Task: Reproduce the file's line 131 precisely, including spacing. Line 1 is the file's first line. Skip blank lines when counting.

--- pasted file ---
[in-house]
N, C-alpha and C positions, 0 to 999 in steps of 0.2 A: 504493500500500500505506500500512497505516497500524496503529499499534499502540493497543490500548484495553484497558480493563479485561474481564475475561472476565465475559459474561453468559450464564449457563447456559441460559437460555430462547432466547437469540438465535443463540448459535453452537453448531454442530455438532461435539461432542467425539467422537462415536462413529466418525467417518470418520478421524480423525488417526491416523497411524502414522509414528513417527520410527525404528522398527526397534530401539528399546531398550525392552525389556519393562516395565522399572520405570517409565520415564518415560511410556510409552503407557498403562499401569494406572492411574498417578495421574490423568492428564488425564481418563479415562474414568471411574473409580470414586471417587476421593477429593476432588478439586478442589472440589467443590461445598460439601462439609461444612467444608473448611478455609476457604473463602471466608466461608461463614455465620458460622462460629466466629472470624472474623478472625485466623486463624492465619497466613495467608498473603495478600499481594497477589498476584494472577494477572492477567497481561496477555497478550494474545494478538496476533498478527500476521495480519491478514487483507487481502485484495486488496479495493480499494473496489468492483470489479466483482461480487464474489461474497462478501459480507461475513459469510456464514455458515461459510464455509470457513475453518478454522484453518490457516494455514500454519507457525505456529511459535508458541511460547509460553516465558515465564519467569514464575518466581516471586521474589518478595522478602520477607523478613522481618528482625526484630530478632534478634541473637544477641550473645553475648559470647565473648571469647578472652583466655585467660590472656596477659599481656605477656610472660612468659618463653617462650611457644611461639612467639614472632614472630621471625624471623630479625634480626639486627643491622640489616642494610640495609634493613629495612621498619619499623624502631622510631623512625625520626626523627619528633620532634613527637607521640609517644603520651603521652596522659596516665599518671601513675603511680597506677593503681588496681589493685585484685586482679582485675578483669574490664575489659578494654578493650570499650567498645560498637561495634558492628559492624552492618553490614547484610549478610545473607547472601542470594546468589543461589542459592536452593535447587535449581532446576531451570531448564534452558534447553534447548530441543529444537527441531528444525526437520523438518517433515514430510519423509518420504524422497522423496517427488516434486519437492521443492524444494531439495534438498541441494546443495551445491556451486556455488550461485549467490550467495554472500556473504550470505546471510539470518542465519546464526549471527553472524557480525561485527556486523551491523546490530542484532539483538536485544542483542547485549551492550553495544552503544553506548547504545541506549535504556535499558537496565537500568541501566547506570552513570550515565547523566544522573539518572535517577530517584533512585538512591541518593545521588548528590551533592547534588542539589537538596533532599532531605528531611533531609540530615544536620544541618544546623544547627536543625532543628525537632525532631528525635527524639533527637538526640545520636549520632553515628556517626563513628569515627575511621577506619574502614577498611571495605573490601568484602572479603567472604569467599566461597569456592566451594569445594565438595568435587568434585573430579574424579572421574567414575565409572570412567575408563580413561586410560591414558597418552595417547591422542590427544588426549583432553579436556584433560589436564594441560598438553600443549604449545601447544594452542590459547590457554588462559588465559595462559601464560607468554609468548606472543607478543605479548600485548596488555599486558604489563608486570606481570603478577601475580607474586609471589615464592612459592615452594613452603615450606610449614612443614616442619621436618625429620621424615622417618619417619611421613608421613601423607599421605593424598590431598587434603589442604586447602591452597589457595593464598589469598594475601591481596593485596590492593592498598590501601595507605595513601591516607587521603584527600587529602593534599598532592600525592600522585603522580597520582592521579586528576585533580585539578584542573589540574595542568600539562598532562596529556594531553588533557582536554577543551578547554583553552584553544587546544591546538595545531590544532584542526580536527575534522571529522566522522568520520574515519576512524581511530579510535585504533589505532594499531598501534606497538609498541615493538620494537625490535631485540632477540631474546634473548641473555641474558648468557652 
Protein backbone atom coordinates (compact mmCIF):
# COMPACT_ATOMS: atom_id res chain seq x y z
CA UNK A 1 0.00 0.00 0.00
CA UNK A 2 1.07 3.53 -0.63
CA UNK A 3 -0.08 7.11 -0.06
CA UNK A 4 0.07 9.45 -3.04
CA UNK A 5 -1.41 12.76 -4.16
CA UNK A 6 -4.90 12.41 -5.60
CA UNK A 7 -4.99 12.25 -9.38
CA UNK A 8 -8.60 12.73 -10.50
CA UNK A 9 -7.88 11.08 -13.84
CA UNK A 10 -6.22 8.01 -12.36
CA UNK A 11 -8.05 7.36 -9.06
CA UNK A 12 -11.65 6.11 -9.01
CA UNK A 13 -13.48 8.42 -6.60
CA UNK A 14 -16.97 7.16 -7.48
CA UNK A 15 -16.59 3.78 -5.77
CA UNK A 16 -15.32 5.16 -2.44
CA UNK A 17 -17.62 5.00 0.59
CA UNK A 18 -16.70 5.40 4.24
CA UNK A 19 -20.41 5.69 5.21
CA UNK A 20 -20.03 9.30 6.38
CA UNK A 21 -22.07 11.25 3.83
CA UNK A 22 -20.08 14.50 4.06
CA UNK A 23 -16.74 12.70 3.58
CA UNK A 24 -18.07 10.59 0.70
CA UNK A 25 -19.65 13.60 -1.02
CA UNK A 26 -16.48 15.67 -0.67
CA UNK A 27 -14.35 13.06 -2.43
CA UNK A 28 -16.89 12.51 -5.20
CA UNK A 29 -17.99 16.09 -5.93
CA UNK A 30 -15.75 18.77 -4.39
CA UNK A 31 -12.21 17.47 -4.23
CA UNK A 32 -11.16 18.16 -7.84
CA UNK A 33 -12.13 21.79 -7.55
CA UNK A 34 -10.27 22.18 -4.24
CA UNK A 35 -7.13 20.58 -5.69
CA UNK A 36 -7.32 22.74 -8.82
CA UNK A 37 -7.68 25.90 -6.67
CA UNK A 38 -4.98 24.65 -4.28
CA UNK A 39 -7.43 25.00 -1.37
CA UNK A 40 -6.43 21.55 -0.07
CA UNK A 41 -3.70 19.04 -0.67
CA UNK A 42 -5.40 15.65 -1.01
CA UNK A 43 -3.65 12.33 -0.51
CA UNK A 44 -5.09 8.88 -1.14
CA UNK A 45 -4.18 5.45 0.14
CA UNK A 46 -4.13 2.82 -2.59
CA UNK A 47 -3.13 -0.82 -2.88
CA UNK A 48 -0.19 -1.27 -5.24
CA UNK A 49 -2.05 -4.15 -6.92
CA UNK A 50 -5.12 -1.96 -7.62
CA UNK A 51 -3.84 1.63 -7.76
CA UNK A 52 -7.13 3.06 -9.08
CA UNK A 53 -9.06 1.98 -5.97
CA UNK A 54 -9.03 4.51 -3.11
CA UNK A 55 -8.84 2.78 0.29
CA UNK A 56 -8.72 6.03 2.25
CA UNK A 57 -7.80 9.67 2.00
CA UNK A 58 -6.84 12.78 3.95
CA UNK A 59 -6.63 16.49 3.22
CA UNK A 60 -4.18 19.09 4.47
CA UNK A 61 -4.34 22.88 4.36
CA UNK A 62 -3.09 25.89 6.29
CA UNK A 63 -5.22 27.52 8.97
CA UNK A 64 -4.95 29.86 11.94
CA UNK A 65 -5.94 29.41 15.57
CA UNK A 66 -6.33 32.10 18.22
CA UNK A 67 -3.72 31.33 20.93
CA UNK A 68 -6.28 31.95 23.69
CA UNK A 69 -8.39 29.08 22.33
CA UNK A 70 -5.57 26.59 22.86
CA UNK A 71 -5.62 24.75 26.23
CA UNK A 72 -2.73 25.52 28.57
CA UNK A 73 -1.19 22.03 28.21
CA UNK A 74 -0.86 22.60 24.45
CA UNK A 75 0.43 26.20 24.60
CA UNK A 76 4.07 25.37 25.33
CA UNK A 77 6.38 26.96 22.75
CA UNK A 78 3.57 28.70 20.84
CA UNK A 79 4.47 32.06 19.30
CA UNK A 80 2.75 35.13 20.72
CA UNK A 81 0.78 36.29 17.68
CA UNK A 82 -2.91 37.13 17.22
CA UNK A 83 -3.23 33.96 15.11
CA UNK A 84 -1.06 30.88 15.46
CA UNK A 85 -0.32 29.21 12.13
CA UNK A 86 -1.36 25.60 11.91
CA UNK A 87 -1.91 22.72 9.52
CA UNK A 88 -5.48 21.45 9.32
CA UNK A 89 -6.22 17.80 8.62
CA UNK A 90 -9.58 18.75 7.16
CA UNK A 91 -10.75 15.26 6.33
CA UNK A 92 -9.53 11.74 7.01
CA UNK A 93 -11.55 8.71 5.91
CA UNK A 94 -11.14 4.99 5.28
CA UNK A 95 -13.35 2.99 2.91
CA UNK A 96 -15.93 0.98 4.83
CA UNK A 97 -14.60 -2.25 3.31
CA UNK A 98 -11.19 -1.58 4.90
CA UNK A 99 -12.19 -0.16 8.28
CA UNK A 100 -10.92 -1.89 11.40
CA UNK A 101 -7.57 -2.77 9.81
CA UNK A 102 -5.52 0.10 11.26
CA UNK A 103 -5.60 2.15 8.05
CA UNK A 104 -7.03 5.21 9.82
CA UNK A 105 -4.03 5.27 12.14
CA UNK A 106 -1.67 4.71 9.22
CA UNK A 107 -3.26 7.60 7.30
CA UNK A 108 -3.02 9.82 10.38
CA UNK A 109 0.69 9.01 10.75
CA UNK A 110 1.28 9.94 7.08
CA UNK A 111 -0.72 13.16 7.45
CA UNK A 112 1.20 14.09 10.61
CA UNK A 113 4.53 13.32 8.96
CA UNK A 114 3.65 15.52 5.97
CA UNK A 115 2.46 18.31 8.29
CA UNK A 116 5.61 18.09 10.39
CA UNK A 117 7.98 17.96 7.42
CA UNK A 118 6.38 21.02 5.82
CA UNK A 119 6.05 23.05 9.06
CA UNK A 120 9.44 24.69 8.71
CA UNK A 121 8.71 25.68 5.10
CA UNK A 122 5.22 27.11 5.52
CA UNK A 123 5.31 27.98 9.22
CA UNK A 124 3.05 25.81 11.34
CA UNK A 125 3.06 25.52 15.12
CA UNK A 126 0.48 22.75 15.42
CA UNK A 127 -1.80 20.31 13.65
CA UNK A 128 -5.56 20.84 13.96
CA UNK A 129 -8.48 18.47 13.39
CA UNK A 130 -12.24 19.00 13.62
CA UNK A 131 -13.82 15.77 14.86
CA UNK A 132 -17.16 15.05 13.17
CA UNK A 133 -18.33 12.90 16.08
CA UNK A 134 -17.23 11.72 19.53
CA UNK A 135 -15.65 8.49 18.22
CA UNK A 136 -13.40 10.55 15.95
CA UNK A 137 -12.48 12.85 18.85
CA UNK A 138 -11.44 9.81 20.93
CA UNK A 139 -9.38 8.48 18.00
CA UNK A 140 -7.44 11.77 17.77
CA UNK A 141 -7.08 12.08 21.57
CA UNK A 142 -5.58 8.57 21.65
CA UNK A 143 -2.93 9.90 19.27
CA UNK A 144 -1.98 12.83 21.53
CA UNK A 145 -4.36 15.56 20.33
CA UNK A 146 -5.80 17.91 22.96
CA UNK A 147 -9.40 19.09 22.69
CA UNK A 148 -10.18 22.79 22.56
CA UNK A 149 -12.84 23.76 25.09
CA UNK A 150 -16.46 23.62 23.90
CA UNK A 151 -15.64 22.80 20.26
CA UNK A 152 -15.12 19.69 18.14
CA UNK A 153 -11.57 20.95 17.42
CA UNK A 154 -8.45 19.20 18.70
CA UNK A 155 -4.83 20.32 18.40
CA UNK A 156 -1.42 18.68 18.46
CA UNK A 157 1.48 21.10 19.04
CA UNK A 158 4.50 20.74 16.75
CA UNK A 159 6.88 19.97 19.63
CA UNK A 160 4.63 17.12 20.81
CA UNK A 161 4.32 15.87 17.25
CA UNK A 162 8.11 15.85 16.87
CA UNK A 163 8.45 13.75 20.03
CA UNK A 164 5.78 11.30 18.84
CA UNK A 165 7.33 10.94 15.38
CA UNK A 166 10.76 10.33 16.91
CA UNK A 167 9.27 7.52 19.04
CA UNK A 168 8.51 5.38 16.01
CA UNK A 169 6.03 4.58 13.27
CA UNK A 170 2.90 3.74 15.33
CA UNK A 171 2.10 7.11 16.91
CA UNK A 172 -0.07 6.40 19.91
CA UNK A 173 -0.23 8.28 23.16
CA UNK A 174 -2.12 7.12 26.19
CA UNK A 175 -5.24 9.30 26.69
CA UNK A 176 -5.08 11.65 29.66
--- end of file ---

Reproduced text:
CA UNK A 127 -1.80 20.31 13.65